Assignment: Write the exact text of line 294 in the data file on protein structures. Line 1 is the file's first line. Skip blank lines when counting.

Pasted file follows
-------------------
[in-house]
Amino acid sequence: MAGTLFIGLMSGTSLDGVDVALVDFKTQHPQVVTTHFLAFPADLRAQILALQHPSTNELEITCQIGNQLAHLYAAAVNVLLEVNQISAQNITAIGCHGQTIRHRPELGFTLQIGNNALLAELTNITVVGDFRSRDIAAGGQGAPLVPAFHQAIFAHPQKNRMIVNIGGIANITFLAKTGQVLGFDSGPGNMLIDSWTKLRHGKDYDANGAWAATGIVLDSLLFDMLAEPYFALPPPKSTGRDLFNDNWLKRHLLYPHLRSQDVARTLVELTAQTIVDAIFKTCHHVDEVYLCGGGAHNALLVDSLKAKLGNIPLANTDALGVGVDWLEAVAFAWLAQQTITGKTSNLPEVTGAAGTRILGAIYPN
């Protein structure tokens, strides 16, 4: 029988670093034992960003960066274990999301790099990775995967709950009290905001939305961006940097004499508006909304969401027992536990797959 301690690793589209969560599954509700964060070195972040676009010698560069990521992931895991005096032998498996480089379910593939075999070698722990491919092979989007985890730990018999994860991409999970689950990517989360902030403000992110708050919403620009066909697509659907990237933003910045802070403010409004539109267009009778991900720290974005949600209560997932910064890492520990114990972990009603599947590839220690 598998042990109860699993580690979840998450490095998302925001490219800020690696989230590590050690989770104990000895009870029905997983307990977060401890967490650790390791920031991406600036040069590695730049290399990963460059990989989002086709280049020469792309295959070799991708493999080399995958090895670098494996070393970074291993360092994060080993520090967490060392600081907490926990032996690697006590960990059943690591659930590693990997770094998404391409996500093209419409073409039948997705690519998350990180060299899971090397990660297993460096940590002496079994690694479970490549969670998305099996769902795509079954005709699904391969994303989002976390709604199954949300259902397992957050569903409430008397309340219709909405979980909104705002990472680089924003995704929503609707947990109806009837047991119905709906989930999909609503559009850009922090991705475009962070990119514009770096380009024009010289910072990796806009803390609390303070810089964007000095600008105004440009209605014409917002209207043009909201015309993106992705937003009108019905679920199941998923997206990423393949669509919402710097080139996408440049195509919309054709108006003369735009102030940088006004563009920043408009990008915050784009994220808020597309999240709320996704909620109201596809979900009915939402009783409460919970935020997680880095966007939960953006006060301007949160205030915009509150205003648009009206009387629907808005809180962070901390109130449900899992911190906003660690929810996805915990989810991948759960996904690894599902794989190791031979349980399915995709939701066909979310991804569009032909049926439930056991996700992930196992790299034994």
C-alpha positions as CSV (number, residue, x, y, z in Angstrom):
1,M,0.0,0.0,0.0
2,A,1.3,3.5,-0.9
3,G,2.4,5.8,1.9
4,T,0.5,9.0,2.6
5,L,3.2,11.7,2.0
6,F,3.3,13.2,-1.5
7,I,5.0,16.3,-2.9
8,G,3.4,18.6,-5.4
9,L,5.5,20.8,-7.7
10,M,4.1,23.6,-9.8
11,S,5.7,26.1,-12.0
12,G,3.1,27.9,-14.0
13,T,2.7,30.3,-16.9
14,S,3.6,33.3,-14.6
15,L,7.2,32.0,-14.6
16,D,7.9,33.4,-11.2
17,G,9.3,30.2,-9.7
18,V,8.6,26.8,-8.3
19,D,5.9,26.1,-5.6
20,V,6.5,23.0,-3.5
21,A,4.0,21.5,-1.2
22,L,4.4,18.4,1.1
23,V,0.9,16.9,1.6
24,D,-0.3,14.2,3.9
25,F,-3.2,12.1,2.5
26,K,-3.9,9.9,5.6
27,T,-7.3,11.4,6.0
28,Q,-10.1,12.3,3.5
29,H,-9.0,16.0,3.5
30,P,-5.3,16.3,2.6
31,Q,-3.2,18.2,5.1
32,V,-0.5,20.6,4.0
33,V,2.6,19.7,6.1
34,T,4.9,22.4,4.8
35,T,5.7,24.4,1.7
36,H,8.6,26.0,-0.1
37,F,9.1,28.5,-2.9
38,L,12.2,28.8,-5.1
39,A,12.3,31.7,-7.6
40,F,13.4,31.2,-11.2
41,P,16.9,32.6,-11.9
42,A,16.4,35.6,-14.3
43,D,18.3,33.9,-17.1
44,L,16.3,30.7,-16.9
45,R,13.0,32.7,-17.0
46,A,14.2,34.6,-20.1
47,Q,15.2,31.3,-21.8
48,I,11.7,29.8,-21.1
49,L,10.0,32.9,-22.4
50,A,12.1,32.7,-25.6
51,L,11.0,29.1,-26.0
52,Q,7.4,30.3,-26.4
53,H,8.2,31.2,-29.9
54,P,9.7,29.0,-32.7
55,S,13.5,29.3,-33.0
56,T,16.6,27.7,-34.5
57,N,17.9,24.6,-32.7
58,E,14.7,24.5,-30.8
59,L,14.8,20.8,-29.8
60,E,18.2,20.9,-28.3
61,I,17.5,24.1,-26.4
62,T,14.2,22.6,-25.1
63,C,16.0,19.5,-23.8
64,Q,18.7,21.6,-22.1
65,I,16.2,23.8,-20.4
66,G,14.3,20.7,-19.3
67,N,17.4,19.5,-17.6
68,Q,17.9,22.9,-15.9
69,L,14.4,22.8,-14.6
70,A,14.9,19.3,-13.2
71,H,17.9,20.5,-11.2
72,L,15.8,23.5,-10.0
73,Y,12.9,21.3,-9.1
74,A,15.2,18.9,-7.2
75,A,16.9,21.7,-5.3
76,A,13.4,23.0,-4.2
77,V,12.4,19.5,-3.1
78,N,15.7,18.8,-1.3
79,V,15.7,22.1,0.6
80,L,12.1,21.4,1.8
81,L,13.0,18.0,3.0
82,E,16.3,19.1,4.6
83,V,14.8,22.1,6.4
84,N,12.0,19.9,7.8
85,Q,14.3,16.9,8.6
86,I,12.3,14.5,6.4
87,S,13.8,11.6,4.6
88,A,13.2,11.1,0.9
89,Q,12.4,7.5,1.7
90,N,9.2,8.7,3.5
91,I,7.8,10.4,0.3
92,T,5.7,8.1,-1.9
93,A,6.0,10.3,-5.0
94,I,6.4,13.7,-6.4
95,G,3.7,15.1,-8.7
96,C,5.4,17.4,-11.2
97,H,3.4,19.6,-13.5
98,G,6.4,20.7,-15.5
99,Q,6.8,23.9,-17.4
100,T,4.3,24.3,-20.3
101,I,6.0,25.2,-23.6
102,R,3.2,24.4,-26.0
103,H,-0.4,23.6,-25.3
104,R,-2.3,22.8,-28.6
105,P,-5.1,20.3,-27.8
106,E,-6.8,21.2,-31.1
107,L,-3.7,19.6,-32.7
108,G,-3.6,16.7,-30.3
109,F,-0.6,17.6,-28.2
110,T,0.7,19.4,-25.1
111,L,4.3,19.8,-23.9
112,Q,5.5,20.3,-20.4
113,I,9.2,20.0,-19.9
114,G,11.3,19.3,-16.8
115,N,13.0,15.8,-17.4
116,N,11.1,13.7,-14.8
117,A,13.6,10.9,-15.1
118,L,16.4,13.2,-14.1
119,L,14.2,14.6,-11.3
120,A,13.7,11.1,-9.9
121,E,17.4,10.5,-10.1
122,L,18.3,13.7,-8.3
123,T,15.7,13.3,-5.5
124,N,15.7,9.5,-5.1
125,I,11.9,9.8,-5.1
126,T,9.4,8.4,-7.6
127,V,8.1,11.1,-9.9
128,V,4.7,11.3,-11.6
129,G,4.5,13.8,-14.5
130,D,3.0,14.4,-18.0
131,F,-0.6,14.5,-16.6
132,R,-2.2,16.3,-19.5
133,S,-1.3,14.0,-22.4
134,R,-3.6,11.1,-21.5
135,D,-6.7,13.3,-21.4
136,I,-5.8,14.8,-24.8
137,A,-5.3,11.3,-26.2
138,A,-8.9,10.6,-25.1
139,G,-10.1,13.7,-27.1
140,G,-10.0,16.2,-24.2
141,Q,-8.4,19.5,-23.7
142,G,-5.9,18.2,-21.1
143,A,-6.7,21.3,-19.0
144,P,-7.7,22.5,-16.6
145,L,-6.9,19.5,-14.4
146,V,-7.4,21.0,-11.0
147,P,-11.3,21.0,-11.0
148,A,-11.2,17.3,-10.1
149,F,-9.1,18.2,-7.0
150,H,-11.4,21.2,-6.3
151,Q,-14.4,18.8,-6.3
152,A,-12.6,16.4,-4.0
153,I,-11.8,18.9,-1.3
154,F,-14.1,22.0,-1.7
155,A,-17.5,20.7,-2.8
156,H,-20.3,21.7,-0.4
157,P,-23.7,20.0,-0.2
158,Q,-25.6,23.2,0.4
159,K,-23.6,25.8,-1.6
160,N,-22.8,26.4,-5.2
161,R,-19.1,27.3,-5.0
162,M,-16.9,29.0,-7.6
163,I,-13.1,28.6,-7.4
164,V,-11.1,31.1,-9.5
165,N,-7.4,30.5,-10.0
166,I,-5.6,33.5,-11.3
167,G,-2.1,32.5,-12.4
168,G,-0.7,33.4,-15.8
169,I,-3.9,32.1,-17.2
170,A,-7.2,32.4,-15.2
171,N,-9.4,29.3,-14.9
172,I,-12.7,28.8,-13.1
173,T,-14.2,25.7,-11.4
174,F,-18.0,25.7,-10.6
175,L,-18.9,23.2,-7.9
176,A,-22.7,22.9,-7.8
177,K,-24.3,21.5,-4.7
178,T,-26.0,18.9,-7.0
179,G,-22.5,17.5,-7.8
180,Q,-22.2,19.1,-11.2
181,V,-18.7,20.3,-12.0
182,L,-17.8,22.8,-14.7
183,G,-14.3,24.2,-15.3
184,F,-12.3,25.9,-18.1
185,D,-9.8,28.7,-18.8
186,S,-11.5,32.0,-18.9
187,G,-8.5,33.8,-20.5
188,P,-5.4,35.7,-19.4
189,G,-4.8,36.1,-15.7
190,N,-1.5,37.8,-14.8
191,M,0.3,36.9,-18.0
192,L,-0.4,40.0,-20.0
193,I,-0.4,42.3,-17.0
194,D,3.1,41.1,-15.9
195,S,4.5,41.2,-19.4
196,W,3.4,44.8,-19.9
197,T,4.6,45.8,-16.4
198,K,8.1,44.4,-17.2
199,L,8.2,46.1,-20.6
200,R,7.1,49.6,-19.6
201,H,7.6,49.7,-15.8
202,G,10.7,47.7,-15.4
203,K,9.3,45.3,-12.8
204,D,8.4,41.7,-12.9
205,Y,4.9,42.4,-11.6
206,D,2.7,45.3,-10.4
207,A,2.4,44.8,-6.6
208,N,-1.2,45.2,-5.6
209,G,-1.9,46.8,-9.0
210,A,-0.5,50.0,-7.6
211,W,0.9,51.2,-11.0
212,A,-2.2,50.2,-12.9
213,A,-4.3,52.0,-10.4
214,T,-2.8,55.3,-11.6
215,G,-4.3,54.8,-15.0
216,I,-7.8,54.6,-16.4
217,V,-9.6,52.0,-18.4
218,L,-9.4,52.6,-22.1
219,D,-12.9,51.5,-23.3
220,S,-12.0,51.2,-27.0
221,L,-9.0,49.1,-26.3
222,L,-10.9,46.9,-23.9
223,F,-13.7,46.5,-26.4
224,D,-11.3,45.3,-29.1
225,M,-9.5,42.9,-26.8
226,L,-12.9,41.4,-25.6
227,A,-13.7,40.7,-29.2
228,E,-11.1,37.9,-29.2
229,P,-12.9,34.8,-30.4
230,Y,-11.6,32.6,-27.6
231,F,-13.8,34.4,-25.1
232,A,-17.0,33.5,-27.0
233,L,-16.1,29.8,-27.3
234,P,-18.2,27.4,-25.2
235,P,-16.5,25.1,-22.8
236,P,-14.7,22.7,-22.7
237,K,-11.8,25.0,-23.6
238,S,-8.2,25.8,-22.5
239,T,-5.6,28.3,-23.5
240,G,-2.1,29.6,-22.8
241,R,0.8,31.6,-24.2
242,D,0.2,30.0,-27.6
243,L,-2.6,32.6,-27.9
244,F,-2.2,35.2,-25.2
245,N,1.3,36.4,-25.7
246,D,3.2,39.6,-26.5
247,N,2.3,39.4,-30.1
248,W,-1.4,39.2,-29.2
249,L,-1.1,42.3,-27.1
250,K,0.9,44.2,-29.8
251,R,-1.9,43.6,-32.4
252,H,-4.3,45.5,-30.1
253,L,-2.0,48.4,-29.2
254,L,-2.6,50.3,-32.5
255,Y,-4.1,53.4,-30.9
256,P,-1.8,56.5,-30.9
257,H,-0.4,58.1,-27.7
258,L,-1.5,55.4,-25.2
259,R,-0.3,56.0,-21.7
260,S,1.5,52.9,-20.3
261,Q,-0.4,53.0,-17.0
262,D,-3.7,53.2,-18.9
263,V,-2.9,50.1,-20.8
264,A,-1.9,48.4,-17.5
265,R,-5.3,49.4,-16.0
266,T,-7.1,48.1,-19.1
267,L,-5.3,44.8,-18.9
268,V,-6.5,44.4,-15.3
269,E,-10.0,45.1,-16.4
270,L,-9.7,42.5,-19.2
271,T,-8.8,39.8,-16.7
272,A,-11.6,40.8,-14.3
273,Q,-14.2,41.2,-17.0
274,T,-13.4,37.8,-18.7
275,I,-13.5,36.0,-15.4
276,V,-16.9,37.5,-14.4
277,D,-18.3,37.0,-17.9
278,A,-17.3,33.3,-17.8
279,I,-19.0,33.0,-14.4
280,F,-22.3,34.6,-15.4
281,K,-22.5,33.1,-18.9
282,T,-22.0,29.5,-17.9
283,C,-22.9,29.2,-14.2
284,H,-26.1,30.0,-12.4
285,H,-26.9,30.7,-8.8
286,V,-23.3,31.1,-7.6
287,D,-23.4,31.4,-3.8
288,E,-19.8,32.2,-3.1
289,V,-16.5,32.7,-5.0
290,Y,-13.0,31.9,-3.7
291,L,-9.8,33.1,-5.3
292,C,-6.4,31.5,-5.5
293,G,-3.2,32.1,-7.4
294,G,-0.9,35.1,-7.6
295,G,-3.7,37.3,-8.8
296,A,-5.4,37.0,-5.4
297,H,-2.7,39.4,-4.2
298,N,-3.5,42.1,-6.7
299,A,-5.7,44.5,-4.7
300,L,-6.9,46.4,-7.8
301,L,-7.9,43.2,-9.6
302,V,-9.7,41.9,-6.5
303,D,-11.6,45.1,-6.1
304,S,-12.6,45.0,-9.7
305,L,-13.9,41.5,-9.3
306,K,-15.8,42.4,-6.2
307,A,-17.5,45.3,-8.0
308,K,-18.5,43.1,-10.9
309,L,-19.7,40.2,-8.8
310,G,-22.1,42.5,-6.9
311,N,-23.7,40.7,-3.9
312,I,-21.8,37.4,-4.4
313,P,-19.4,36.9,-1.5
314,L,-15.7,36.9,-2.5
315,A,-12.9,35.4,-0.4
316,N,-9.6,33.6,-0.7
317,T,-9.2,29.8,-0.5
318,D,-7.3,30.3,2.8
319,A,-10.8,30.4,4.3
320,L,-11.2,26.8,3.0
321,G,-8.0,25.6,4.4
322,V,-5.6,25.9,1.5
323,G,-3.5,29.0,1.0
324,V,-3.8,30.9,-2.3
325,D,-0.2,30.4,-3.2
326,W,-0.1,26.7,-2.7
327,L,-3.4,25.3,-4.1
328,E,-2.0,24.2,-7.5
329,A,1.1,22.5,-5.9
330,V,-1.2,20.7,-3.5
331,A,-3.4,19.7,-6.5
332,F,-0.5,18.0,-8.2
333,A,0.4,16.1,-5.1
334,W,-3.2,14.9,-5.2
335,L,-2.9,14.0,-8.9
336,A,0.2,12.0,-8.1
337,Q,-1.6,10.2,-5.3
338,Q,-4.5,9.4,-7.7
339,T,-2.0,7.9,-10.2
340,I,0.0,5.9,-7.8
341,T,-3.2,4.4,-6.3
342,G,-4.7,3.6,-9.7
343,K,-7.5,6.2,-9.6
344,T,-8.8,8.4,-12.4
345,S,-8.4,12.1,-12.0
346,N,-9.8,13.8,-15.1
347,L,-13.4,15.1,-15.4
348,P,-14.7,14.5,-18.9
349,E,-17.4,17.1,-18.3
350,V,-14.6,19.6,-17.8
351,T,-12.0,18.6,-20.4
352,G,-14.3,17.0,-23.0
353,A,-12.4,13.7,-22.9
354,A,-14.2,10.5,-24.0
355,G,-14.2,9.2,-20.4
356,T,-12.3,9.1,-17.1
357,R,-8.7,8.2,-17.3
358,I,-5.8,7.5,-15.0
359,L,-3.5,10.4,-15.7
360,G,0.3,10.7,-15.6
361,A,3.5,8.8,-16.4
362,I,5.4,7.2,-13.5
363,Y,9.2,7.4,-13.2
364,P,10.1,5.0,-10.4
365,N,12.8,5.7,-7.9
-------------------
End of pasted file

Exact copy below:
290,Y,-13.0,31.9,-3.7